Max is grappling with his own frustrations; he too was a painter before he lost his arm. Aside from his perverse interest in Adolf, he takes up drink and a mistress, a painter named Liselore (Leelee Sobieski). Her sparse, unheated apartment exemplifies her dedication, and makes Max's accumulated clutter look increasingly oppressive. At her place, they cling to one another in her bed for warmth; at his home, miniature busts and hand-painted teacups fill all the shelves, the camera looking through these pieces in order to peer down on Max and his gathered family.
Repeatedly, the camera pans over Grosz's vivid canvases, then, in a next scene, picks up the details of these little domestic tchotchkes -- the visual contrast hints at Max's increasing confusion, the ground for his investment in Adolf, also churning with contradictions, and even more visibly. Where Max has learned to repress his anger, or twist it up with cynicism, the young corporal is all raw surface. Taylor plays him with ferrety frowns and twitchy fingers. Given the context, the fate of this artist as a young psychotic, the performance seems apt, but its build-up to a ghastly anti-Semitic diatribe before a throng of ready-to-rouse Germans is hardly subtle.
Such stirring oratory is, of course, Adolf's other calling, the one that will lure him away from painting. And in the film's overly schematic structure, this other calling is embodied by a captain at Hitler's barracks, Mayr (Ulrich Thomsen). Just as Max urges his potential protégé to "go deep," Mayr advocates his seemingly intuitive understanding of surface, of "propaganda." Recognizing in the seething young man a voluble public speaker, he arranges for local speeches, warm-ups for the "movement" Mayr hasn't quite begun to imagine. And in fact, that imagining will be Adolf's; when he tells Max he's planning on writing a book, you know what it will be named.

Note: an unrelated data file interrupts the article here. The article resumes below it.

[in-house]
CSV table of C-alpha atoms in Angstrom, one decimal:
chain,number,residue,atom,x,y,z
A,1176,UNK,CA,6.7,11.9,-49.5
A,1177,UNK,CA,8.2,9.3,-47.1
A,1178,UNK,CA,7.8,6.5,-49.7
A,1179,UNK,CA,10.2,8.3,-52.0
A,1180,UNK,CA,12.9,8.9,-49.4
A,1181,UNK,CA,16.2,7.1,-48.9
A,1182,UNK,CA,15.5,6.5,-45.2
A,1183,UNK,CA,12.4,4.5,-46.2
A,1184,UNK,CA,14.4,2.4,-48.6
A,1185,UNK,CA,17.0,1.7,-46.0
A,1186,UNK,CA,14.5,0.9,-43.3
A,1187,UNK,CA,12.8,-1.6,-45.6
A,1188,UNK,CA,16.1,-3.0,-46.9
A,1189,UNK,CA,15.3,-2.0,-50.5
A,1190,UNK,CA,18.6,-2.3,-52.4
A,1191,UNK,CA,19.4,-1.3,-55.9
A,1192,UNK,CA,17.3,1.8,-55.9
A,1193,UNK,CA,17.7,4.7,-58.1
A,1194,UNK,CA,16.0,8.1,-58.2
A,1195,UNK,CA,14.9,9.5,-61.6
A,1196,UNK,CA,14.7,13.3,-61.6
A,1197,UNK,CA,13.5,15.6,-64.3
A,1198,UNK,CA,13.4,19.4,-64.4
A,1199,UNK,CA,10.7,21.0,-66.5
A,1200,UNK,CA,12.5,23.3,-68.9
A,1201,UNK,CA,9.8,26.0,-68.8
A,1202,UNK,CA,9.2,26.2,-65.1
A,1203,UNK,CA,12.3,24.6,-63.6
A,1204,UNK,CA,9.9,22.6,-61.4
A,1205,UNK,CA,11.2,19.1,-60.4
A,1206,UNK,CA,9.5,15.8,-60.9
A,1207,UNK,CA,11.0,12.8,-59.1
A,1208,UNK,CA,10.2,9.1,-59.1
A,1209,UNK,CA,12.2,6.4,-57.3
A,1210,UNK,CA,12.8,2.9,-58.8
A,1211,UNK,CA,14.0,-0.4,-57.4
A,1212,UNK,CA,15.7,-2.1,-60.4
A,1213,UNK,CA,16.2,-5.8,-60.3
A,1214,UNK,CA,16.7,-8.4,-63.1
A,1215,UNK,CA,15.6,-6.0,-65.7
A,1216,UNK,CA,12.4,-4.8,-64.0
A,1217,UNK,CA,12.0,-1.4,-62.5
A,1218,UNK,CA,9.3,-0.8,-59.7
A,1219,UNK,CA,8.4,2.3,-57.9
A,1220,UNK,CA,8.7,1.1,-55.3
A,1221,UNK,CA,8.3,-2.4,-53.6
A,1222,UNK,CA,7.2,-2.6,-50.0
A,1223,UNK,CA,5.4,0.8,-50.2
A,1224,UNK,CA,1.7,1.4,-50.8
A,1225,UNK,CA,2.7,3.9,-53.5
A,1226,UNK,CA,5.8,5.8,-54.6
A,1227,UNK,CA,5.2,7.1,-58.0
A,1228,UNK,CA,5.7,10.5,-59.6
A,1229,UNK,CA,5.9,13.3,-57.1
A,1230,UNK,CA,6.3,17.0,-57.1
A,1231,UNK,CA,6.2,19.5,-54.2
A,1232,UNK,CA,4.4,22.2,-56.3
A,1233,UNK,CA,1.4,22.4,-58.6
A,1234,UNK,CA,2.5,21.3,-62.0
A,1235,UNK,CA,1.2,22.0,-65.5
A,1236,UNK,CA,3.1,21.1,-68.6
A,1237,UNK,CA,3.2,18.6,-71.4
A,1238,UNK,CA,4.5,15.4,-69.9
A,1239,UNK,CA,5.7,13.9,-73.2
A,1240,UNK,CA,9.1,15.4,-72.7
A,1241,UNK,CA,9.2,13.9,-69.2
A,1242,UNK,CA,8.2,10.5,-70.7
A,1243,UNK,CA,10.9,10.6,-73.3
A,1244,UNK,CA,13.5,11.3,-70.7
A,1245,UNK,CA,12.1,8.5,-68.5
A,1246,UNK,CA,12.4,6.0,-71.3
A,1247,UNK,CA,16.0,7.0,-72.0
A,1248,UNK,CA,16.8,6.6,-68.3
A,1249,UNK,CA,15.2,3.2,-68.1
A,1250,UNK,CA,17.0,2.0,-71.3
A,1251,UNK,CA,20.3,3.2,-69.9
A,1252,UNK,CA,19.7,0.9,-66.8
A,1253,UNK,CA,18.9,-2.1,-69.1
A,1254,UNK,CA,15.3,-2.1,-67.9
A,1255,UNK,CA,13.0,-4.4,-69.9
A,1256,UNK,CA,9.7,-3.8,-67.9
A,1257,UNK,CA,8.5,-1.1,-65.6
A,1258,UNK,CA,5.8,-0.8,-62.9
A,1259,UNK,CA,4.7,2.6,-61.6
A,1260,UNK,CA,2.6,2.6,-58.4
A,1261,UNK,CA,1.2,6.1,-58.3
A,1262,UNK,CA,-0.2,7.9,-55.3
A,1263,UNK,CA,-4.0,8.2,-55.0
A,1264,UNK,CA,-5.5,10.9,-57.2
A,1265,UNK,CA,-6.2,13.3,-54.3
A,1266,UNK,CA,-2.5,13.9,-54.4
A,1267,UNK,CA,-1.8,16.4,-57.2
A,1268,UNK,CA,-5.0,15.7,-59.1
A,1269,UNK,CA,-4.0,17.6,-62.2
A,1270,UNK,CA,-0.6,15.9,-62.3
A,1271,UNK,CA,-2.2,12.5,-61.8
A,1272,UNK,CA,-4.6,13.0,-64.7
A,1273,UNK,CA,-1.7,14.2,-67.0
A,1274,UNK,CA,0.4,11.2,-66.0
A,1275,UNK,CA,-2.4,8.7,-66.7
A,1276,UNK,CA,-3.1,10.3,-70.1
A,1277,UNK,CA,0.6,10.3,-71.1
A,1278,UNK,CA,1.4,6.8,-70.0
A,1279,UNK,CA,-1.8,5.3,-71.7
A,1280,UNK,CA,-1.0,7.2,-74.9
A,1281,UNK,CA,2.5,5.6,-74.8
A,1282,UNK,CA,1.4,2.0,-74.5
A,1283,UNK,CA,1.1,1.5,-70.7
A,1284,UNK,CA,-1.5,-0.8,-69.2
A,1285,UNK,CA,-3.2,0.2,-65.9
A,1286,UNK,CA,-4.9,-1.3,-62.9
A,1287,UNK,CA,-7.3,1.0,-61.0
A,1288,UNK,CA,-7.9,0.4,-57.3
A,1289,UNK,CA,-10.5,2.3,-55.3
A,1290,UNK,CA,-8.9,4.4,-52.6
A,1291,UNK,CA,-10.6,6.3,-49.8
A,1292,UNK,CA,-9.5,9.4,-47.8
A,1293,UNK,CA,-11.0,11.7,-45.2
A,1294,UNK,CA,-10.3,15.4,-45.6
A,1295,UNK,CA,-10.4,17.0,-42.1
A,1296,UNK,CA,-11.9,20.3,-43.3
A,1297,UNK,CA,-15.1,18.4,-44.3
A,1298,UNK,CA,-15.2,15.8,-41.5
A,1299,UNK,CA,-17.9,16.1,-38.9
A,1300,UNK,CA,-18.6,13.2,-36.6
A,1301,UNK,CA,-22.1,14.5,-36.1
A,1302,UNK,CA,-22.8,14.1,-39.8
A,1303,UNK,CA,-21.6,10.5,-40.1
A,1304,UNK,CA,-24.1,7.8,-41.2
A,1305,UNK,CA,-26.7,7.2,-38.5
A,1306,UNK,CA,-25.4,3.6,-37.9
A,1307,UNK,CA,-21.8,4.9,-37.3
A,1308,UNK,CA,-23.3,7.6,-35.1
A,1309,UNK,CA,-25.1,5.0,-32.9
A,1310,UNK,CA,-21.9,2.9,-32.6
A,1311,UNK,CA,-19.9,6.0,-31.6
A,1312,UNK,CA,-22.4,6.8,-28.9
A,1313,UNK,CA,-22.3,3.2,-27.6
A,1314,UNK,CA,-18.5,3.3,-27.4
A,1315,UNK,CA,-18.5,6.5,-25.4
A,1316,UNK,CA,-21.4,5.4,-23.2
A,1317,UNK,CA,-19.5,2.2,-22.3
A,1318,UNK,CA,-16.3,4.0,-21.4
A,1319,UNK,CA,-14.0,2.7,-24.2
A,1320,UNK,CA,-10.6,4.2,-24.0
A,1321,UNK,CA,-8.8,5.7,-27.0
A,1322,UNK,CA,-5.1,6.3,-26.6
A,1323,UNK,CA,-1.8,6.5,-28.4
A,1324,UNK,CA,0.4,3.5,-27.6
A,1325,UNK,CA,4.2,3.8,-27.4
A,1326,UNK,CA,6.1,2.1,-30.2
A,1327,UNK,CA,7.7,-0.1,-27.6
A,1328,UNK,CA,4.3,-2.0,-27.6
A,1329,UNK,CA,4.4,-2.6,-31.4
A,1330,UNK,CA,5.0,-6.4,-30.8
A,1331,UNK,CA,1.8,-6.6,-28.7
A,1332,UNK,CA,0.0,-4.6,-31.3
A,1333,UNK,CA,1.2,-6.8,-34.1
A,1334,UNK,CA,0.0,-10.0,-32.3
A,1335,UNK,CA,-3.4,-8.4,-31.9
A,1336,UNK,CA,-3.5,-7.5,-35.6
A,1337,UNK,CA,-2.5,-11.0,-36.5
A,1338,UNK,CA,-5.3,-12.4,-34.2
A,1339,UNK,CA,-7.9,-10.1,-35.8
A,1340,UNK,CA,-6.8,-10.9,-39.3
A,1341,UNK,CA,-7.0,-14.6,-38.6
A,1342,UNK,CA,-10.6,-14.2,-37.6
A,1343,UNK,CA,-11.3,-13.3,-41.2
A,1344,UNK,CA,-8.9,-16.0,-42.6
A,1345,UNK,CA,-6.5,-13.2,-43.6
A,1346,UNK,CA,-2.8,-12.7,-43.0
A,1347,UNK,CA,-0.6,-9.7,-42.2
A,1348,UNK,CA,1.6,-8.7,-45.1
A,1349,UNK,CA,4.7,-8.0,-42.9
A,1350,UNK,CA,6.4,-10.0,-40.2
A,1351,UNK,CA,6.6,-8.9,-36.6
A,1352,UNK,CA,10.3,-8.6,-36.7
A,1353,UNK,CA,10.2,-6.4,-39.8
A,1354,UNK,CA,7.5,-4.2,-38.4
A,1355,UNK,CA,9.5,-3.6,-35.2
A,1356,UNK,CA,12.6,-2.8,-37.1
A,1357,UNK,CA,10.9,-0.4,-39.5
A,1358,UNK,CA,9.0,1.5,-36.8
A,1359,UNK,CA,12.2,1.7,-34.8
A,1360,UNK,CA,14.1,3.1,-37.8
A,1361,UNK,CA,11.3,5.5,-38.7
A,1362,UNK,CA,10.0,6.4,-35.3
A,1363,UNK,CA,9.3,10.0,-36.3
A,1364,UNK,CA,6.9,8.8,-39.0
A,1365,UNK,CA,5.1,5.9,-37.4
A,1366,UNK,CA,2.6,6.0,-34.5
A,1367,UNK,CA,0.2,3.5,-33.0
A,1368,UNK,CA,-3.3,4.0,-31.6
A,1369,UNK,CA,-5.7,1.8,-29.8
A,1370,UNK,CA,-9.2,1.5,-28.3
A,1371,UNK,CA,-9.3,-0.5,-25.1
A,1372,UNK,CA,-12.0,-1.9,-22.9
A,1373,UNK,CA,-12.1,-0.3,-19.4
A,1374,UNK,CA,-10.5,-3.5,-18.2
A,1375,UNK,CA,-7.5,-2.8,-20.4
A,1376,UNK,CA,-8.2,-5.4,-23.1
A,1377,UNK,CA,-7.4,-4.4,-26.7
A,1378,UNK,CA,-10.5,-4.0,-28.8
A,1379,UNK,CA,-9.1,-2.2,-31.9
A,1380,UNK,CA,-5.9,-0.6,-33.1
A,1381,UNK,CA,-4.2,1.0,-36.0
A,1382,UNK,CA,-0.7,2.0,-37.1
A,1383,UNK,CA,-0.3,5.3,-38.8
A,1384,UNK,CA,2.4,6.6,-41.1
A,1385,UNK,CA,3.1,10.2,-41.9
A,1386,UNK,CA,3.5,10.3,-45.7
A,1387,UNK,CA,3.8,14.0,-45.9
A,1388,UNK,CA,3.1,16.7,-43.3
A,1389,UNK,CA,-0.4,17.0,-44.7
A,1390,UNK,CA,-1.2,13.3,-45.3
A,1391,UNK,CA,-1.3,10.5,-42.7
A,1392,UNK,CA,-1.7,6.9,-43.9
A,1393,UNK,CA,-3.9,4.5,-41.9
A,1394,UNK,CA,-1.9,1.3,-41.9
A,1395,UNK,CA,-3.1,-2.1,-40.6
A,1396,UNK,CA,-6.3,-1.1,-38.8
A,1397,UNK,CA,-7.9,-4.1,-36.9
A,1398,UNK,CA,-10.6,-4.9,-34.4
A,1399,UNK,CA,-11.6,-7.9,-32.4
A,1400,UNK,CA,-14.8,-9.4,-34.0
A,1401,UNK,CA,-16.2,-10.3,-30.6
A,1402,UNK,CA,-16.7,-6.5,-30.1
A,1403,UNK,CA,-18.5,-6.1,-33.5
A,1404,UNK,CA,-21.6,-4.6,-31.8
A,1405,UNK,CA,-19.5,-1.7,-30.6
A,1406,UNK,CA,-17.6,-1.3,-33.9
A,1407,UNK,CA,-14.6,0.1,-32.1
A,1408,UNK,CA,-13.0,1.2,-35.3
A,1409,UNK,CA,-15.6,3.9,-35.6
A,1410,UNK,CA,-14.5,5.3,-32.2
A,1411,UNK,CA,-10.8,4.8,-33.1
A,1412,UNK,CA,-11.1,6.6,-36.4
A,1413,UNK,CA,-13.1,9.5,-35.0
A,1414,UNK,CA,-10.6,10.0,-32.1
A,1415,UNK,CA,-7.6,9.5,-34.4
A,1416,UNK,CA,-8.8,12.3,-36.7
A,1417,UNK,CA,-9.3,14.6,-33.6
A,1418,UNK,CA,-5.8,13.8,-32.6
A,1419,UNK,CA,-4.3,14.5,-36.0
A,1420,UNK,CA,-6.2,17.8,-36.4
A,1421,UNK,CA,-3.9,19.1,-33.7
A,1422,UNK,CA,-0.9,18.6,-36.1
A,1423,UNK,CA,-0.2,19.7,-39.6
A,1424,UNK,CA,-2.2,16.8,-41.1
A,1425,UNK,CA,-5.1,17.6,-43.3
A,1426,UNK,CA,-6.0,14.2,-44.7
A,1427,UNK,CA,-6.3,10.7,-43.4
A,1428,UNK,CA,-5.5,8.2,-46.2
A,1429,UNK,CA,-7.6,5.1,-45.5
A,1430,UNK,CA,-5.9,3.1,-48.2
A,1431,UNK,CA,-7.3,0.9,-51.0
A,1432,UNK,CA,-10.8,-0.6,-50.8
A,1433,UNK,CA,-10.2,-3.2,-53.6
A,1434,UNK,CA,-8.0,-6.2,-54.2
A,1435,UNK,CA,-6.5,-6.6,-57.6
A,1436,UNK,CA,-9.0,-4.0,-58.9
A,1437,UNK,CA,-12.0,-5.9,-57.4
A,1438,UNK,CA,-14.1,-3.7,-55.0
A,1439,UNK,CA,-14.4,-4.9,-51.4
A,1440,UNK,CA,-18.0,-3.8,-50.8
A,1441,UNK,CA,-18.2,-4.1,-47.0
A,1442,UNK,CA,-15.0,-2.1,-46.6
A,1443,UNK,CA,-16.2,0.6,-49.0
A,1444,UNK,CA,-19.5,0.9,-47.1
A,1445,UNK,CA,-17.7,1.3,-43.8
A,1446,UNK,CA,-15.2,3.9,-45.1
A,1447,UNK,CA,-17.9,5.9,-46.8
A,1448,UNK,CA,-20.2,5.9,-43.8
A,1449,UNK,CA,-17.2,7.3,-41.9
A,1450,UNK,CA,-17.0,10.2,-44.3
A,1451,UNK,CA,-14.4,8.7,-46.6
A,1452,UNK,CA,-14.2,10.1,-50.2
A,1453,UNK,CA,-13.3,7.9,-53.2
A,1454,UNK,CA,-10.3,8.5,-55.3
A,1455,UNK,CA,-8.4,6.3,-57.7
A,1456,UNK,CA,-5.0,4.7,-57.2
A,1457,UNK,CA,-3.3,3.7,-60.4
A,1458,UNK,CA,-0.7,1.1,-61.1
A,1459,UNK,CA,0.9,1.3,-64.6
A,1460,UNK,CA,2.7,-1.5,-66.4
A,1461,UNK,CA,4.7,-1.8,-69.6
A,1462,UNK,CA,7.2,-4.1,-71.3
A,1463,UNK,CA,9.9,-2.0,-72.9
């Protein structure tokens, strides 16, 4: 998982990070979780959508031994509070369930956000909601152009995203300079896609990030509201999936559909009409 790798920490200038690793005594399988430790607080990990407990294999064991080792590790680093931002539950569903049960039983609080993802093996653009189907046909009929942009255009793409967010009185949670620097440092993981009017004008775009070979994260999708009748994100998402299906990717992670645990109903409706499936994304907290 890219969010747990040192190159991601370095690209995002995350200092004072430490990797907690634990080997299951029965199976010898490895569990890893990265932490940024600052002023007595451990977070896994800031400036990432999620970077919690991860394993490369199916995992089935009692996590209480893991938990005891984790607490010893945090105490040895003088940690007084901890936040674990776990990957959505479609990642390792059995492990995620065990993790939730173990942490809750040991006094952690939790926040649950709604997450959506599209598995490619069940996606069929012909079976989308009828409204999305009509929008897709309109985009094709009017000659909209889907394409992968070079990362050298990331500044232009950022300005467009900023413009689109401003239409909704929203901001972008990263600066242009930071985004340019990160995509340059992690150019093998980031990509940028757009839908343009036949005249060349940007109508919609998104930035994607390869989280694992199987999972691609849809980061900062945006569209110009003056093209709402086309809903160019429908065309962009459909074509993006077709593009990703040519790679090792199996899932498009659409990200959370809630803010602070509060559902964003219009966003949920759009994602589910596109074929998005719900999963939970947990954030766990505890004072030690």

And yet again, the film suggests that the course of history is not completely set: at first, Adolf demurs from public speaking, telling Mayr that he wants to pursue his art. His captain scoffs. "That is your canvas," he whispers in Adolf's ear, looking out on a crowd of sullen faces. Excited by the creative process, Hitler goes to work.
Meyjes' Hitler represents a set of ongoing tensions, between art and politics, self-expression and performance, ambition and nostalgia. Max sees that his new sketches, for military uniforms, assemblies, and architectural structure, are looking backward more than forward, seeking order premised on "traditional" values. Max also sees that the drawings exhibit a certain genius for popular form. The look is grandly, crazily aggressive, it's "future kitsch," exults Max, not even conceiving that the vision might be realized, much less directed at him and his family.
Max's own sense of purpose lies in his ability to give hope and public display, as well as a living, to young artists. At first, he ridicules Adolf's claims to connections between art and politics: "Would you rather teach them a new way to see, or how to pay their taxes?" he asks. But Max misses this crucial point, that seeing and paying taxes are equally functions of desire and projection.
Today, this interlocking system seems to run on automatic: speeches are devised for maximum televisual impact, campaigns for office come in 60-second commercial installments, sound-bitten platforms, perfectly coiffed candidates, even wars, are products to be sold to a repeatedly polled public. That kitschy vision -- put to various purposes -- is now fully realized.